“Because engaging the population that we’re most concerned about, there’s a trust issue. ‘I don’t know you. You haven’t walked in my shoes. How can I look for you to help me?’ ” Pride explained. “We need to have people really from the community helping guide the community.”
Tymeer King, a 17-year-old who attends Overbrook High School in West Philadelphia, would be a strong candidate for this line of work.
Barely old enough to drive, he already has experienced more loss than most adults twice his age. His dad, his uncle, and a close family friend, who went by the name Haag, all died from gunshots.
“I think about Haag, my dad, my uncle, I think about everybody I lost every day,” said King, choking back tears. “I have dreams about them almost like three nights of the week. Since then I just haven’t been able to get close to another male.”
King shared that moment in a room full of other teens who know the toll of gun violence firsthand. It’s a program run by the group Frontline Dads, which mentors young boys who have grown up under tough conditions. Sometimes, like King, they have participated in the city’s chaotic gun violence themselves, but have since put down their firearms and now encourage their friends to do the same.
Reuben Jones spent 15 years in prison for a robbery case in the 1980s and now leads Frontline Dads. He tries to teach young men small lessons to process their trauma and provide them with a roadmap on how to diffuse an escalating situation.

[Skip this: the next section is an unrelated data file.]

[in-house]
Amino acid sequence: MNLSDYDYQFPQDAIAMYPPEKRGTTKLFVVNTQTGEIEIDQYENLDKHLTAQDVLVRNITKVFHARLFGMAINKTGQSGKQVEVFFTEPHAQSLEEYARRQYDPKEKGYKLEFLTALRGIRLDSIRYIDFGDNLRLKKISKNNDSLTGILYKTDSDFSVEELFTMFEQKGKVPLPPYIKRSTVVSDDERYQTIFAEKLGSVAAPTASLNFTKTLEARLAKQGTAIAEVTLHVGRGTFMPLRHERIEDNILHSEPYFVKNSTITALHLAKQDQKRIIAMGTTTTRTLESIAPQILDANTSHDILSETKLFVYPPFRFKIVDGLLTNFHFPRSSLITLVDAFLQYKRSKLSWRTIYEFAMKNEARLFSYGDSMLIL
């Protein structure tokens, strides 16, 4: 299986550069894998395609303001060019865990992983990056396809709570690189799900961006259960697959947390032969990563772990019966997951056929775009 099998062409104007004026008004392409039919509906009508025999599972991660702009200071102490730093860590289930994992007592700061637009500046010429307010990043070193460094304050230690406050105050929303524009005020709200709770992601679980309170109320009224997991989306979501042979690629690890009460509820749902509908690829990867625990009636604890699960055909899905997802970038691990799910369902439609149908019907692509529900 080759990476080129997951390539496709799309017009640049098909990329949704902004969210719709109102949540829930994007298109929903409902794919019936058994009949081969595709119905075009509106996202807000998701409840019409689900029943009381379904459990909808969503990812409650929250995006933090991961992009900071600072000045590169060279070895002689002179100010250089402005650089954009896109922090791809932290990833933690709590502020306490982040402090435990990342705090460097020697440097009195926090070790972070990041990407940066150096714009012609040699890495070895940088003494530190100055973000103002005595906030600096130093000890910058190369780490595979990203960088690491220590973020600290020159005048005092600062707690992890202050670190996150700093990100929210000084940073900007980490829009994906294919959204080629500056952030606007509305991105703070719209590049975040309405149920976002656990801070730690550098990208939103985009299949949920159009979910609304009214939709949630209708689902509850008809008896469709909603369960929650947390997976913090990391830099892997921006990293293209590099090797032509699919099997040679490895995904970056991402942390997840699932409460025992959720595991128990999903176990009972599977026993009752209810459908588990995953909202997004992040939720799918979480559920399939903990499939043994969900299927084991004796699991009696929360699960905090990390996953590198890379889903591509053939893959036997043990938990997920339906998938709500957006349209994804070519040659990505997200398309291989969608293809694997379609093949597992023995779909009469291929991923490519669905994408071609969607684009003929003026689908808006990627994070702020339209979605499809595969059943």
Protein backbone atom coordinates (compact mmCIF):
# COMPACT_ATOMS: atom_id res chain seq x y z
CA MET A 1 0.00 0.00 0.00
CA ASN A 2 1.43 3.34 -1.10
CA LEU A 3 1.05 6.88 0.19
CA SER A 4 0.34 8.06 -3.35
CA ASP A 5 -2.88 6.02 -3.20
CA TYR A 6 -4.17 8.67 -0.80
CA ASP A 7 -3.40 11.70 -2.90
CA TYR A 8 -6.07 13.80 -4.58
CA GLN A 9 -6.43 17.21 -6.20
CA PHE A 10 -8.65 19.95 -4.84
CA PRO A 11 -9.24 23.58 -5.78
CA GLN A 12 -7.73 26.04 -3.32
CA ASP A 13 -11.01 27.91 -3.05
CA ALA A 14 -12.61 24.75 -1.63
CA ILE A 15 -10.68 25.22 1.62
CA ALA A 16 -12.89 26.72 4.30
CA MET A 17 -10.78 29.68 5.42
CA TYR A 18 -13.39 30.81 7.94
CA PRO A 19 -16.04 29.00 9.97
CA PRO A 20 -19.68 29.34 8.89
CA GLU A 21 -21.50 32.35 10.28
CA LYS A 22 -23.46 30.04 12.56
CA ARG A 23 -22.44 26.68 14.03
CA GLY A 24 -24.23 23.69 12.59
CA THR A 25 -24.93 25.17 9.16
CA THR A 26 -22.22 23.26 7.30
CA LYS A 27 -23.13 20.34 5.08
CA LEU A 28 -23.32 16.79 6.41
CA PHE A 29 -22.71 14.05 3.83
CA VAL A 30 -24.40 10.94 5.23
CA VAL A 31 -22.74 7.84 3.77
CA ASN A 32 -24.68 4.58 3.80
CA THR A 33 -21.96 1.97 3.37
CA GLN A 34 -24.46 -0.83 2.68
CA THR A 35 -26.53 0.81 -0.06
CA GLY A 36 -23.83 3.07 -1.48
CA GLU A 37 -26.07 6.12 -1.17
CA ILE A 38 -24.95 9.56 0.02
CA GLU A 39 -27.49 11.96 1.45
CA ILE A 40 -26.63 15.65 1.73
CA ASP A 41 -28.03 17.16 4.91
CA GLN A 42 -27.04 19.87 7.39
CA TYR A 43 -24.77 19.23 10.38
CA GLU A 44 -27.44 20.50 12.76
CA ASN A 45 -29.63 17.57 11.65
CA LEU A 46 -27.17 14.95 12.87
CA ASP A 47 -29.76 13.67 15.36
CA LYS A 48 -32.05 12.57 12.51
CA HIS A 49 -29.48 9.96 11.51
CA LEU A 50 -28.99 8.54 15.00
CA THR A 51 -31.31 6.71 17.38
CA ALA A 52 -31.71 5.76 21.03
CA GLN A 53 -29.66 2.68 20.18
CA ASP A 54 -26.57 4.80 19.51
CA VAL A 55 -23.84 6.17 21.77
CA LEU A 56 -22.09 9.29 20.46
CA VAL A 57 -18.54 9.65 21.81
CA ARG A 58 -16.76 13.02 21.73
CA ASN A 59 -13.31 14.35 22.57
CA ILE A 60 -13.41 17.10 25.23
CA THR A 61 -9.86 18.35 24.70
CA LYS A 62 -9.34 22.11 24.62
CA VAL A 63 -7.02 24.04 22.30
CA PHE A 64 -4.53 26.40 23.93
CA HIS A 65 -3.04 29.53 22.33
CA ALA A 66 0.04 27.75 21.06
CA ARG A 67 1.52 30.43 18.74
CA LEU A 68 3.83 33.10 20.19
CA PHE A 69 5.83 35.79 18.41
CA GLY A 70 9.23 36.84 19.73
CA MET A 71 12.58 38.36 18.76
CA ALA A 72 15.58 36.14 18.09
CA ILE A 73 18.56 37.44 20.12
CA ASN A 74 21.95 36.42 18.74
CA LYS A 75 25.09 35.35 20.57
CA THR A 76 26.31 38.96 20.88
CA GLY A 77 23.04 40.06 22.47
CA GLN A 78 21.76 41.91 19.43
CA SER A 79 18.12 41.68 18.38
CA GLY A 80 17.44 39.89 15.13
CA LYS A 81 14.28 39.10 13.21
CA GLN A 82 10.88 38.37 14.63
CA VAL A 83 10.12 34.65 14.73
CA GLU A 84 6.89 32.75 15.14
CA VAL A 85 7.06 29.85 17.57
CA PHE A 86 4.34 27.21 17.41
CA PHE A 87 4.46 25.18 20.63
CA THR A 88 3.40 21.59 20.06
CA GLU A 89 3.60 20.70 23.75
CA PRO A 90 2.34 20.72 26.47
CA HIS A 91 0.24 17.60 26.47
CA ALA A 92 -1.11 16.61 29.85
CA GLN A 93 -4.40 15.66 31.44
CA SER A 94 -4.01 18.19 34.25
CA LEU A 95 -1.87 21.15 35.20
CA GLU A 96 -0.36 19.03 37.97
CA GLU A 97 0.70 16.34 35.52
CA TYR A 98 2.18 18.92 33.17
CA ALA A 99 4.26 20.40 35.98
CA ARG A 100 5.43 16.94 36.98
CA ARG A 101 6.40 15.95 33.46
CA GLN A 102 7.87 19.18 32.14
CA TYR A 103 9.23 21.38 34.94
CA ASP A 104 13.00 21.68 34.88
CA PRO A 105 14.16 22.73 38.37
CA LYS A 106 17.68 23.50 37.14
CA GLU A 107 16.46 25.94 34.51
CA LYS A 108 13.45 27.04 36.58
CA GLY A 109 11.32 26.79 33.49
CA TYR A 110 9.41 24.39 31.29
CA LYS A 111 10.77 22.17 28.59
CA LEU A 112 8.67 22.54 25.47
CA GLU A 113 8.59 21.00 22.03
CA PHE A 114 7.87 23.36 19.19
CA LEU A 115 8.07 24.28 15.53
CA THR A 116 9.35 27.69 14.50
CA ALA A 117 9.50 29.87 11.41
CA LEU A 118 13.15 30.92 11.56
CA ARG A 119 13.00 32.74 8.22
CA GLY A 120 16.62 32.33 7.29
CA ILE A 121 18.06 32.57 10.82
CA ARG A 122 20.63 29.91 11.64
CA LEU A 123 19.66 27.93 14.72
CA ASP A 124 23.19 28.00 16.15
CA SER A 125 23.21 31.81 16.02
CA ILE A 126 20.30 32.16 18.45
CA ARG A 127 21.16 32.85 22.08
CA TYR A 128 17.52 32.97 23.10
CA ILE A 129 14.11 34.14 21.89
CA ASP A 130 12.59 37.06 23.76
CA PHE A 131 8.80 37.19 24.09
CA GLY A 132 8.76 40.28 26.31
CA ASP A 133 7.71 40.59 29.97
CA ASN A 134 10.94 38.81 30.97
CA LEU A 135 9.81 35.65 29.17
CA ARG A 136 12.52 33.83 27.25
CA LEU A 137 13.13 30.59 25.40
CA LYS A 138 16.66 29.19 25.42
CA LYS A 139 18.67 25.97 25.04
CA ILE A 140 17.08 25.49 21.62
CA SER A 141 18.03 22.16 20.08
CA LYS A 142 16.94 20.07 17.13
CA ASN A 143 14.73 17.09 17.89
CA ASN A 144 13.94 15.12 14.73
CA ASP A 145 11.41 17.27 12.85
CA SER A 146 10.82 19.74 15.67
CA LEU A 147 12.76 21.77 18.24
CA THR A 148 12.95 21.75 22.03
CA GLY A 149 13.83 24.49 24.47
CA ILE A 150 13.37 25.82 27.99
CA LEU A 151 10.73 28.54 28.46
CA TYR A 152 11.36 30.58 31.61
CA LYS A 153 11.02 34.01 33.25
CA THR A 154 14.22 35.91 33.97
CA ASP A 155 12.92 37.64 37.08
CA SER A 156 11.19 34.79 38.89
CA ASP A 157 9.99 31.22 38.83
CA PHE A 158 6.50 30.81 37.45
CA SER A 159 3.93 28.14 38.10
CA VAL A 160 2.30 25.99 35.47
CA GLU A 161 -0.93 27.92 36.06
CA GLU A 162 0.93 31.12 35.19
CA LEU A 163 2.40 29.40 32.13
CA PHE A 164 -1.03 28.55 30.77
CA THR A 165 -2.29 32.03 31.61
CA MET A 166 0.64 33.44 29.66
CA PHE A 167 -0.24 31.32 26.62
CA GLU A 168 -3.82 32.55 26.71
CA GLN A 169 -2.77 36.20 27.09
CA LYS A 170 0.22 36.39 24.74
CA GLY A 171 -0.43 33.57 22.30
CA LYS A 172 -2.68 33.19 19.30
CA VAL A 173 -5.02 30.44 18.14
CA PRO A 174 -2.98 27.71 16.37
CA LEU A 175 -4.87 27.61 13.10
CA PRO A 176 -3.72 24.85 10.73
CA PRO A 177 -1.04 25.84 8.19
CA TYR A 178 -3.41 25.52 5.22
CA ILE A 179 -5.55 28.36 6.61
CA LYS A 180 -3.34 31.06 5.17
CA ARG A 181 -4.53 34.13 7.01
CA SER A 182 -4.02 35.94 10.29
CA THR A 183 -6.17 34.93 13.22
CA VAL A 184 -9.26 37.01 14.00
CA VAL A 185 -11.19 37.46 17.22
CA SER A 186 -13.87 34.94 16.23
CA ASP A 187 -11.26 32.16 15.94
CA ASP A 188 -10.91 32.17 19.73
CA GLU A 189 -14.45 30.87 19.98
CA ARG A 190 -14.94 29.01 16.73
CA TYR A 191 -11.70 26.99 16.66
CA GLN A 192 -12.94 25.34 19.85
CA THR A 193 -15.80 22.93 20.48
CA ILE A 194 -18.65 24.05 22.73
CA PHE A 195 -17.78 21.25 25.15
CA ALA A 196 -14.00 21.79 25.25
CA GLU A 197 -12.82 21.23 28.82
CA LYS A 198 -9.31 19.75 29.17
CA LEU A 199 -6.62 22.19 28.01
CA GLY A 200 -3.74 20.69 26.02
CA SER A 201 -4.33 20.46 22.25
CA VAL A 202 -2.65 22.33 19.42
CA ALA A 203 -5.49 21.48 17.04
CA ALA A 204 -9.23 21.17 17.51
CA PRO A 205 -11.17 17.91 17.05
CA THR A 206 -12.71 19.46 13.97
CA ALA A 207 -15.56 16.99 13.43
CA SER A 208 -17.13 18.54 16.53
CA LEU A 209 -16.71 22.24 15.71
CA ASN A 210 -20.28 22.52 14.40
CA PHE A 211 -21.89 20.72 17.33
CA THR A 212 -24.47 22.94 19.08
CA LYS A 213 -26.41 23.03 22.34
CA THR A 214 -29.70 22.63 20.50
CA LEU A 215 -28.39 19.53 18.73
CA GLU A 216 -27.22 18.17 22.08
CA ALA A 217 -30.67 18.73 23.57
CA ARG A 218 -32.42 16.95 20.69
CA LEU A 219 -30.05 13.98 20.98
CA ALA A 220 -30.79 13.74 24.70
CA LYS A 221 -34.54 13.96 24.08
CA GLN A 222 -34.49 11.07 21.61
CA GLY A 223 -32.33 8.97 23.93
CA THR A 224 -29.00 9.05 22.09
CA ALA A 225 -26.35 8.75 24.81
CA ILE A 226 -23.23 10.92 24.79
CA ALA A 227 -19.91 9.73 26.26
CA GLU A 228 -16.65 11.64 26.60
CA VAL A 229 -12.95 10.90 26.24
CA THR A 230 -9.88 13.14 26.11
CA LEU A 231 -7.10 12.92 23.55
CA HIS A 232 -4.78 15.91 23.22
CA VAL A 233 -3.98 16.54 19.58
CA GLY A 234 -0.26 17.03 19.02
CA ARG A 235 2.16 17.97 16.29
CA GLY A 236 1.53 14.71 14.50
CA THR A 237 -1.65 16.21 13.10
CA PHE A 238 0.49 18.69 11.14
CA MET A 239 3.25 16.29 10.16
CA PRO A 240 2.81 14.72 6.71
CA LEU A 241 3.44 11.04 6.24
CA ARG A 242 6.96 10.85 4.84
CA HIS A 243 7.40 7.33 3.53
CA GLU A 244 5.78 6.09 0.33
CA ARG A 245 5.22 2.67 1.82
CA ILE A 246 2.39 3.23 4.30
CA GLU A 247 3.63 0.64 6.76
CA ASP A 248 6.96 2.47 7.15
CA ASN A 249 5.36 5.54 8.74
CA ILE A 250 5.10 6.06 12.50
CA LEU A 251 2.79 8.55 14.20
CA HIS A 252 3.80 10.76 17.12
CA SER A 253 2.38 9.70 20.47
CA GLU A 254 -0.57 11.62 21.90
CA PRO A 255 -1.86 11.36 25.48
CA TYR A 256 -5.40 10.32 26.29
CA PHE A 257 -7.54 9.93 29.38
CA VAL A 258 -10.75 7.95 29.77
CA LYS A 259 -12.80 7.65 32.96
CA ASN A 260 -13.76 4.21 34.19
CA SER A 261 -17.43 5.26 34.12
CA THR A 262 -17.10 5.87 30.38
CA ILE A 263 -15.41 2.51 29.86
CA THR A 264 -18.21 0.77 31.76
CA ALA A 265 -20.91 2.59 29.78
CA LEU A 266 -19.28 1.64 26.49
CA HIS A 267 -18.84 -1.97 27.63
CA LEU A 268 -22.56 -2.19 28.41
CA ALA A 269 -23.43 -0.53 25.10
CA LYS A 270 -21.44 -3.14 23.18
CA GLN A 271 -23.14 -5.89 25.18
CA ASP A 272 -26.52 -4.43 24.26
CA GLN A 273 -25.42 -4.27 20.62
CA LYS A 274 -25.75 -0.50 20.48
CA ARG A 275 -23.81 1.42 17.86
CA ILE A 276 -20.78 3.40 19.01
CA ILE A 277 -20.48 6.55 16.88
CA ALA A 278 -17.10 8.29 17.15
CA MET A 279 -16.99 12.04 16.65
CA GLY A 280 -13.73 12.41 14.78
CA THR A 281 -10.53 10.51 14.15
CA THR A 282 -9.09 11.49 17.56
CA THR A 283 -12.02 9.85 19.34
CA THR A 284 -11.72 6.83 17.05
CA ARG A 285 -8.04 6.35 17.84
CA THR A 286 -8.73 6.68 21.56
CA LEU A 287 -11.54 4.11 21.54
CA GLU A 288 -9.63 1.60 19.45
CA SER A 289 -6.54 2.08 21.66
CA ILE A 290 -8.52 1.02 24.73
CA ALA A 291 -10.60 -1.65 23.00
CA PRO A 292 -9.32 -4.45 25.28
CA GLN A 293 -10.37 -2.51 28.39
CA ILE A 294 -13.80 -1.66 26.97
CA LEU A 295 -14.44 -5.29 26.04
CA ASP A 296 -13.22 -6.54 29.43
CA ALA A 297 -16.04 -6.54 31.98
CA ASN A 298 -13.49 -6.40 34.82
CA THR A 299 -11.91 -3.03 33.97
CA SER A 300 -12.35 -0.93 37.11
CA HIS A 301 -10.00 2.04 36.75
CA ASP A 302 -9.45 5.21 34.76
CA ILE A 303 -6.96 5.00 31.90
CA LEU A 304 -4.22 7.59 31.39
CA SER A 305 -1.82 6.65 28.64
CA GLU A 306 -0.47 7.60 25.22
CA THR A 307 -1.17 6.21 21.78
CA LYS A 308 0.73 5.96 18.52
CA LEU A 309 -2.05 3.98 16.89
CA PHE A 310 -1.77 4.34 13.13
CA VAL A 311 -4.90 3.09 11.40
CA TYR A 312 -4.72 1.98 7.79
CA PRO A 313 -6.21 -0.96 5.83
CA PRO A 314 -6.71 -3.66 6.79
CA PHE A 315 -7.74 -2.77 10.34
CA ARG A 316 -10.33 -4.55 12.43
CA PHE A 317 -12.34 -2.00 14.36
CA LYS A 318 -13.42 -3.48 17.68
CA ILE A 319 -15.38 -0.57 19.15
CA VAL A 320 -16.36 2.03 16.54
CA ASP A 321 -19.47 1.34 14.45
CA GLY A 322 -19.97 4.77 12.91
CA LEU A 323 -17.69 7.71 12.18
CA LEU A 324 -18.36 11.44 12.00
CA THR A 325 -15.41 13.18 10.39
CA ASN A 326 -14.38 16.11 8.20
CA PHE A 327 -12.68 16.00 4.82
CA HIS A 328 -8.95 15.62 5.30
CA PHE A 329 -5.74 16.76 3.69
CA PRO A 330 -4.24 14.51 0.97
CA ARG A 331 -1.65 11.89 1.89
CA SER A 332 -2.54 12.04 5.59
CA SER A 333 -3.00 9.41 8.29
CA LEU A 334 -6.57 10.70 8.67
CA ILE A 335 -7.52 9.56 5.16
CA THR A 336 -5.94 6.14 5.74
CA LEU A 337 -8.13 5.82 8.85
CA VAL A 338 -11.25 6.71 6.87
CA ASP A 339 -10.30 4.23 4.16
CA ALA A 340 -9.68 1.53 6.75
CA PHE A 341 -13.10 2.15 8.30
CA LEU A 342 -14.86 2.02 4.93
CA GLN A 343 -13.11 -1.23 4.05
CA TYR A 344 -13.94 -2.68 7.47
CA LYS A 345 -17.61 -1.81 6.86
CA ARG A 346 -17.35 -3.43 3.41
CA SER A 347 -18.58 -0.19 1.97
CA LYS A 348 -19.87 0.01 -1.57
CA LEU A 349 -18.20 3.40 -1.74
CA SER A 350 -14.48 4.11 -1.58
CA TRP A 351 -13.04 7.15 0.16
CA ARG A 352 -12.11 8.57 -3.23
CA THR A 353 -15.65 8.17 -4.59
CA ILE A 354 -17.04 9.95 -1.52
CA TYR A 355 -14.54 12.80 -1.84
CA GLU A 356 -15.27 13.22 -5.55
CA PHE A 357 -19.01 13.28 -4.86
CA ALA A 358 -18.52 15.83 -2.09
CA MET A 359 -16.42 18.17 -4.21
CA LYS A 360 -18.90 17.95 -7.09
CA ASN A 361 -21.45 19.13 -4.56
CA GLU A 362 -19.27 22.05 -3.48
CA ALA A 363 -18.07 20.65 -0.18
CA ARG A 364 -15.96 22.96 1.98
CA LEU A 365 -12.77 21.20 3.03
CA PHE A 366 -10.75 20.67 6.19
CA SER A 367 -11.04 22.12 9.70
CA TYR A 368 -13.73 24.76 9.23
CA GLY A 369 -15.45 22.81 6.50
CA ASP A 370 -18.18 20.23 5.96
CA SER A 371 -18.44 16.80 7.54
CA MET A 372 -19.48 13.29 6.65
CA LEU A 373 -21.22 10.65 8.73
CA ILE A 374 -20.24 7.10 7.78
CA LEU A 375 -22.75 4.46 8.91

“Healing is a part of overcoming all those feelings that you feel like you weren’t able to grieve and cry and release,” Jones tells King, as the group of young people listen on with rapt attention. “And when people do that, it builds up in here, and it comes out some ways like a pipe — you close off one end, that water is going to come out somewhere when the pressure builds up enough.”
This is exactly why Jones holds these meetings: to provide a release valve for King and other teens who may have lost fathers, have trouble expressing their feelings, and are part of a world that encourages violence over the civility of mediation.
The inability to do this has fatal consequences.
So far this year, nearly 30 minors have been fatally shot in Philadelphia. Last year around this time, 22 teenagers had been shot and killed. Although that represents just a tenth of all fatal shootings in the city, officials are distressed that for too many of the city’s youngest residents, gunfire continues to take away scores of lives. Since 2015, records show, the number of teens killed by bullets has not fluctuated much.